As one grows older one notes the deaths of great figures with a mixture of pleasure and complacency. But Graham Greene’s death is more like the death of a member of one’s family or the loss of a rooted expectation, even like the loss of a skill or a habit. On the day I heard of his death the thought of him rarely left me, and this feeling of loss persists and hasn’t yet taken its place in the established order of the past. I was born in 1910 and was thus almost Greene’s contemporary. He was a member of my college at Oxford. I was like him in being a convert to Catholicism; and my recollections of treacherous and cruel schoolboys, prefiguring in character the men who ran the death camps, and of adults, schoolmasters and others, who seemed habitually beside themselves, are like his. Like him I admired and was haunted by such novels as The Viper of Milan, King Solomon’s Mines, the Conan Doyle stories (not just Sherlock Holmes); and I came to admire Conrad and Henry James and learned more than I can remember from Greene’s comments on these masters.

It is right that Greene was an Oxford man. The peculiar Cambridge combination of left-wing politics with homosexuality in the style of Lytton Strachey and Keynes and Forster was not in the least Greene’s style: for one thing, they were too rich and successful. Greene’s election of poverty and failure as marks of divine favor are early established. He might have got on with the traitors, for he seems to have thought treachery to one’s country a small affair, though it’s worth noticing that when he became friendly with a traitor it wasn’t with one of the dandies. One could scarcely imagine Greene as an Apostle, though stranger things have happened. Wittgenstein was an Apostle.

As for his work, there has been nothing like it since Dickens: I mean the combination of literary success, popularity, critical esteem, with a deep concern for social causes; and all resoundingly successful with the reading public. Even those who were not plainly captivated by Greene’s ethos, tastes, religious concerns, found the giddy sensation of living on the edges of things, as policeman, criminal, terrorist, secret agent, voyeur of corruption, full of interest. I suppose for some the presence of religion and of tortured believers, even the intrusion of the phenomenon of sanctity, set beside the tousled bed of illicit love or the cold feel of an automatic pistol, accounts for part of the fascination, almost entirely pleasure-producing, of such come-on headlines as “Marquis gassed in luxury flat” or “Well-known clergyman on serious charge.”

Greene was both a Catholic novelist and a novelist who happened to be a Catholic. The Catholic novelist is represented by Brighton Rock, The Power and the Glory, and The Heart of the Matter. In such novels the Catholic ethos is not just the flavor of the dish; it is pervasive and argumentative, setting the moral dilemmas and analyzing what the Catholic response ought to be. The apparatus, the furniture, the catch-phrases, the intellectual structure, come from a rather old-fashioned, even Jansenist, kind of Catholicism, which makes the human scene rich in dramatic possibilities: the pale taste of damnation on Scobie’s tongue, the hellish landscape within which Pinkie lives, the mingling of heroism and despair in the character of the whiskey priest. Sometimes one is aware that Greene is trying too hard, is insisting too vehemently on our using what he takes to be Catholic categories of analysis.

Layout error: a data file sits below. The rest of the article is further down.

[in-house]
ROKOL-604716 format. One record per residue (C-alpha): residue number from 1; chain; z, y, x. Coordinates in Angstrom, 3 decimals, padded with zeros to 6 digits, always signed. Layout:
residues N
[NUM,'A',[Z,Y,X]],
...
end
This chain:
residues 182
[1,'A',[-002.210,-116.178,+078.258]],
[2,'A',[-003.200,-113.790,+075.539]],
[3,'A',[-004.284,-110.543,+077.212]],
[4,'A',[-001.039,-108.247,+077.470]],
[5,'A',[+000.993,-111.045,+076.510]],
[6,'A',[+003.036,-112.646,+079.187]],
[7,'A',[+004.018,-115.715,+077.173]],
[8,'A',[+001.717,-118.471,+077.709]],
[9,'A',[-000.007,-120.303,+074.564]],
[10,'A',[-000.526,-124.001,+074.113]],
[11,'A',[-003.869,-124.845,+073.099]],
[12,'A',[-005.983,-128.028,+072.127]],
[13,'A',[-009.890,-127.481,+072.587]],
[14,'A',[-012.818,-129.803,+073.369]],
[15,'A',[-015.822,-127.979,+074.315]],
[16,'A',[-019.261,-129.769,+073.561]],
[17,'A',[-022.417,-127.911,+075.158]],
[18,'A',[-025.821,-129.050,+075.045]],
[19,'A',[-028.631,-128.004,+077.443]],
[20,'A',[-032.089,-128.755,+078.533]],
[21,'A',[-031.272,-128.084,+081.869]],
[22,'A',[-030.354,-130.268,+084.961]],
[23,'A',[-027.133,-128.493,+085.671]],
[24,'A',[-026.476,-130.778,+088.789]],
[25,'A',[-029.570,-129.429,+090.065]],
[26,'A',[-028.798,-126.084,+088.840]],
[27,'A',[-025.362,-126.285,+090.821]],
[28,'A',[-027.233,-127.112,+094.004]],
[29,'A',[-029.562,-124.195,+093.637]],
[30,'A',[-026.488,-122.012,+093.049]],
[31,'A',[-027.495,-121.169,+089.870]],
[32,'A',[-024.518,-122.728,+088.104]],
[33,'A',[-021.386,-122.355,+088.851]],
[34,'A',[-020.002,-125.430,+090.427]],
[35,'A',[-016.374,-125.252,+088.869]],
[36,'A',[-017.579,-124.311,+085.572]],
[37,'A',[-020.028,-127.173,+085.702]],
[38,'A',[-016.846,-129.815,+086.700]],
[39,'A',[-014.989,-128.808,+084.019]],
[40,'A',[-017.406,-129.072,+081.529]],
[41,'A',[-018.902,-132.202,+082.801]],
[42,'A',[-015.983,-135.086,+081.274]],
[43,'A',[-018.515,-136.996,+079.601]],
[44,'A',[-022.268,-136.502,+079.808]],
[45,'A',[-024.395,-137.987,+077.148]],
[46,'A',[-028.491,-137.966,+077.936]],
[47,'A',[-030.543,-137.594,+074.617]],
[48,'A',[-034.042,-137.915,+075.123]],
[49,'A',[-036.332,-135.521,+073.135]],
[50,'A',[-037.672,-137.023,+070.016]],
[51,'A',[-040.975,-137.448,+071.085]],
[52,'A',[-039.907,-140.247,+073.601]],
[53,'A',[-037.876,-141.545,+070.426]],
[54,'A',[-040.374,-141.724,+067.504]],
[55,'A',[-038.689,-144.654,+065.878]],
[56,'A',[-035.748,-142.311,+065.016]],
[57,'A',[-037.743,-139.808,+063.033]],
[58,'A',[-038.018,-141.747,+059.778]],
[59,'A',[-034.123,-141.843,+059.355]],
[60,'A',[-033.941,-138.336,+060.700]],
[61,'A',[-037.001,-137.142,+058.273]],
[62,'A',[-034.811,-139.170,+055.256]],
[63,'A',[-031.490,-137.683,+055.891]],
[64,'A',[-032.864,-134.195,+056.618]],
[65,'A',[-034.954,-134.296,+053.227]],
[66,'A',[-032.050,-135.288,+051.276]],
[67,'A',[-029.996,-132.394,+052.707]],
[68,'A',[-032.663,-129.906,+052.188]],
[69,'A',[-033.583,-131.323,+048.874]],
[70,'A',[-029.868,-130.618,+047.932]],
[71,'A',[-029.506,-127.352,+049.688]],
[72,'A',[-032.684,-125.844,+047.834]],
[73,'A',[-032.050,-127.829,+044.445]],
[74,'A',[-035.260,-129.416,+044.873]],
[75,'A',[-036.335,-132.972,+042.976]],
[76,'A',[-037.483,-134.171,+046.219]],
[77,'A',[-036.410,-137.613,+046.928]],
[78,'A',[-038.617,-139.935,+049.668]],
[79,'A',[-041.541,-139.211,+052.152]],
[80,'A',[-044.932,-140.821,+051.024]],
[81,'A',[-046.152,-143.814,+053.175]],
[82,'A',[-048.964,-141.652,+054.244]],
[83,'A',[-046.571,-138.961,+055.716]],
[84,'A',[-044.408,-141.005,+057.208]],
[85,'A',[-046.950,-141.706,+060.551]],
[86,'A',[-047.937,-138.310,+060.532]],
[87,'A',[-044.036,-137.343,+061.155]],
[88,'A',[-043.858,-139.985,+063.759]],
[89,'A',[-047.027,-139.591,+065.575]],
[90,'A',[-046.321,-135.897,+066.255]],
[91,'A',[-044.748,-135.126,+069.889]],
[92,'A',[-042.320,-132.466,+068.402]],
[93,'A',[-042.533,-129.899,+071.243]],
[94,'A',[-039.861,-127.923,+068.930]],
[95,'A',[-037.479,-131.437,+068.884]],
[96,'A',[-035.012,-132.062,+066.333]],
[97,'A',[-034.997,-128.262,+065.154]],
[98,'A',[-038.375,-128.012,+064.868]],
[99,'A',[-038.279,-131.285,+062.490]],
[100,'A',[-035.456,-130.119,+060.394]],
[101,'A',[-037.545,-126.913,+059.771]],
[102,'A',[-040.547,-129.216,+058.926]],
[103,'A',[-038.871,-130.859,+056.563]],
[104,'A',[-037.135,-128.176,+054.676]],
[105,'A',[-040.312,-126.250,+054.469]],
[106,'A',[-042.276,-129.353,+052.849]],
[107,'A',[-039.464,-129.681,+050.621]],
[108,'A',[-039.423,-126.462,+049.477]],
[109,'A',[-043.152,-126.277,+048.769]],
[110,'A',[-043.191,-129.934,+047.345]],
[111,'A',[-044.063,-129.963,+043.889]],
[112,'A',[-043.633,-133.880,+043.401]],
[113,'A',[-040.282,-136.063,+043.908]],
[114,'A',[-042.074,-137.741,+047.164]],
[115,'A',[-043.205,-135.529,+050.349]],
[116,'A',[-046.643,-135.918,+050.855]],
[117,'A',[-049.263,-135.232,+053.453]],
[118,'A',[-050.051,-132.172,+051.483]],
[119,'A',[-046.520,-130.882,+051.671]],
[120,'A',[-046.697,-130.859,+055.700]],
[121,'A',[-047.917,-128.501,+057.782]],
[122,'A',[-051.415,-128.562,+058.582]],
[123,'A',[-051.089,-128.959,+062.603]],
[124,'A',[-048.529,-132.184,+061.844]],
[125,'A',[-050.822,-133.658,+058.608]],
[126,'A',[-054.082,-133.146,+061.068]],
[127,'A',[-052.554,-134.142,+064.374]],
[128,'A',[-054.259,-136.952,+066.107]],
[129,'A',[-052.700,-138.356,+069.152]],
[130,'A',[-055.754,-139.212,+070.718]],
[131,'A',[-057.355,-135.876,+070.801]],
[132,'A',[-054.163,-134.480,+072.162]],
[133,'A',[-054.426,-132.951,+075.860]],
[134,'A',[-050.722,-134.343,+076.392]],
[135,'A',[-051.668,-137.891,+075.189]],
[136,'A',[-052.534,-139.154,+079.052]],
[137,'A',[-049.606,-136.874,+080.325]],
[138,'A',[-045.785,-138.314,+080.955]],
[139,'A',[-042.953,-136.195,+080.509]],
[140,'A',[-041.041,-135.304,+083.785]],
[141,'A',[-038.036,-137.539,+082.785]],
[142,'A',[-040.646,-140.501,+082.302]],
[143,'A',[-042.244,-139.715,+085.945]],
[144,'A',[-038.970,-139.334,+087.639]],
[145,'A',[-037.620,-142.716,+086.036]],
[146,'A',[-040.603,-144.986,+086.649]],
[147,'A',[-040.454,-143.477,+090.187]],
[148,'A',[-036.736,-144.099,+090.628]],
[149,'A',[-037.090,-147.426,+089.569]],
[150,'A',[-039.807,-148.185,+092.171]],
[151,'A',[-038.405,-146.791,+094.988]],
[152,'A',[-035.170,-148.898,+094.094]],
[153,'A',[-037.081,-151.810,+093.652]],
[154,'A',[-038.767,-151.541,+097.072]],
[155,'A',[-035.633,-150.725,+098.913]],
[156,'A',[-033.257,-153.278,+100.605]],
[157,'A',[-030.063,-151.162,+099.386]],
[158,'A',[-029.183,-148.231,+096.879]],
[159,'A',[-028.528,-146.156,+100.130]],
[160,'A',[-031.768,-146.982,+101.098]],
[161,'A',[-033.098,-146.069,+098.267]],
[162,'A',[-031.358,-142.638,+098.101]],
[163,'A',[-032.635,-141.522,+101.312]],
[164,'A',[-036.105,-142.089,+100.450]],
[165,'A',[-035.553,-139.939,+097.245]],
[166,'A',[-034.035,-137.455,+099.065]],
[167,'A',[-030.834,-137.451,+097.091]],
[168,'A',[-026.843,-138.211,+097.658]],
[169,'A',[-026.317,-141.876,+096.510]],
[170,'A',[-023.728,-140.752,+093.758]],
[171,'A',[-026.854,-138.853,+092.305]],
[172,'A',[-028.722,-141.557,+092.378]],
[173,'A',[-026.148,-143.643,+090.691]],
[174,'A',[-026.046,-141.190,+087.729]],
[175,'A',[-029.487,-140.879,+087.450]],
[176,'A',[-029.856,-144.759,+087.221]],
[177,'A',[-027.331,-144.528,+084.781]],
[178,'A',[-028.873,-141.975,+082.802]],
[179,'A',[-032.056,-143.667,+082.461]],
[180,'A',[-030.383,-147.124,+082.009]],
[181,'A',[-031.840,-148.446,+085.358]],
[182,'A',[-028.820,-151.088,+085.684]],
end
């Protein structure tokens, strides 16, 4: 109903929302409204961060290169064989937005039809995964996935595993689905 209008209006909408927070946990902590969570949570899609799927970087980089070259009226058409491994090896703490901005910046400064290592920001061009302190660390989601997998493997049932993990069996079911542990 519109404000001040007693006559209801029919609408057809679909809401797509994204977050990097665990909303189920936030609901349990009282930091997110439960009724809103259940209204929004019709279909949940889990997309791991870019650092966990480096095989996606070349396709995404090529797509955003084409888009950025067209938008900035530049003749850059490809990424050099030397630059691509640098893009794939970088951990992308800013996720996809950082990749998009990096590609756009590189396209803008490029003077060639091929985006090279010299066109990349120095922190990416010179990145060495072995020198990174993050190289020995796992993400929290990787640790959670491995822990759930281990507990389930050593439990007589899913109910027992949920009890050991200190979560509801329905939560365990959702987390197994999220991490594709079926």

This comes out most clearly in Brighton Rock, where the good-hearted Ida, who believes in decency and being fair, is contrasted unfavorably with the absolutist Pinkie, with his implied insistence that it’s all a matter of salvation or damnation, with torments and frustration as the most likely outcome of our strivings. Pinkie, his features picked out in the sullen glare of hell, is for me the most incredible of Greene’s characters. And the theology is very strange. It seems to be suggested that ordinary decency stands outside the dispensation of Grace. This can be understood as having for a background then current discussions of the possibility of natural virtue. But this alarmist theology is used to put us under emotional pressure. Brighton Rock and The Heart of the Matter are conspicuous failures for this reason. The Power and the Glory is on the contrary brilliantly successful just because it respects the moral confusion of the priest and, in the portrait of the Communist lieutenant of police, we are given the portrait of a good man whose judgments of value also command our respect. Catholicism, and the hatred or evasion of it, also belongs to the Mexican milieu, whereas in England or Africa it is just a part of the box of tricks, a foreign unassimilable substance.


The turning point in Greene’s work comes with The Quiet American. In this wonderful novel, as in The Comedians and The Honorary Consul, he is in full command of his material. Catholicism isn’t of course absent—think of the presence of Pascal’s Pensées in The Quiet American. But it is no longer a source of nervous irritation. He is now a Catholic novelist in the way Mauriac and Bernanos were. From The Quiet American onward he is, as it were, a liberated novelist able to display satire and comedy in new ways and in essays, plays, and other writings outside the novel. A rich novelist, perhaps a great one.

This Issue

May 30, 1991